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The Mounted Riflemen in Sinai and Palestine: The Story of New Zealand's Crusaders

Chapter XIX

page 162

Chapter XIX.

After the night's halt at Suweileh, the advance of the Brigade continued on the 25th of September, and the New Zealanders soon deployed and came into action in the hilly country which surrounds Amman. The Turks evidently meant to hold the place, for they put up a stiff resistance, having plenty of artillery and machine-guns. The fight raged throughout the afternoon before the Turks showed any sign of weakening, but our men pressed them hard; as the day waned their defence collapsed, and the New Zealanders were quickly into the town and around the railway station, an Australian Brigade arriving in time to share in the closing phases of the fight.

During the engagement one squadron of New Zealanders galloped into action in troop waves, immediately coming under heavy cross fire from three machine-guns. The squadron dismounted for action, the horse-holders galloping back to the cover of a hill with the led horses. One or two men were shot in the saddle, and their uncontrolled horses set the pace for the rest as they galloped madly back, many with blood streaming from flesh wounds in their sides and legs; their arrival behind the hill with manes page 163and tails flying resembled the finish of some classic race, and was a sight worth seeing.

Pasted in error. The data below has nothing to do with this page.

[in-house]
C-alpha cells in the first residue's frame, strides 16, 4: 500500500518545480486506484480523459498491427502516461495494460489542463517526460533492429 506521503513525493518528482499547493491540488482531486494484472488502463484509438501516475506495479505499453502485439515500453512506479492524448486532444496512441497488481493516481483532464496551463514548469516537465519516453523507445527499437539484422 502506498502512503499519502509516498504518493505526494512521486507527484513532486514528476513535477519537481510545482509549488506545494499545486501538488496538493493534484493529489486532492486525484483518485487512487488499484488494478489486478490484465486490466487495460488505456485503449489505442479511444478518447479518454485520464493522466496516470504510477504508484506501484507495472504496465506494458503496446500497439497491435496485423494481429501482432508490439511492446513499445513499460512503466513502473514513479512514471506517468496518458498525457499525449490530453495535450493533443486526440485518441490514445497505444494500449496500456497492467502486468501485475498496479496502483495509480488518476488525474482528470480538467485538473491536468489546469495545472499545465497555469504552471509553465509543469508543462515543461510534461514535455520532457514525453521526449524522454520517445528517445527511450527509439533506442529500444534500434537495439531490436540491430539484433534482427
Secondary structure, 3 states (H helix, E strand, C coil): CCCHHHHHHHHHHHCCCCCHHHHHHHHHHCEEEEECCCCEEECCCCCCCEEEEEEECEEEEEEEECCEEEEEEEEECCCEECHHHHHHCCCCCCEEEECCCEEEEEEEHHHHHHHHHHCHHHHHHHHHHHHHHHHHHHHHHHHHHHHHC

The results of the action were two thousand two hundred prisoners, numbers of guns and machine-guns, and a huge mass of material, the Turkish depot at the railway station being a litter of supplies of all sorts. It is worth commenting on, that in the four days from Damieh to Amman the New Zealand Brigade had thus taken over three thousand prisoners—twice as many as themselves in number, for the Brigade was below strength from casualties and sickness.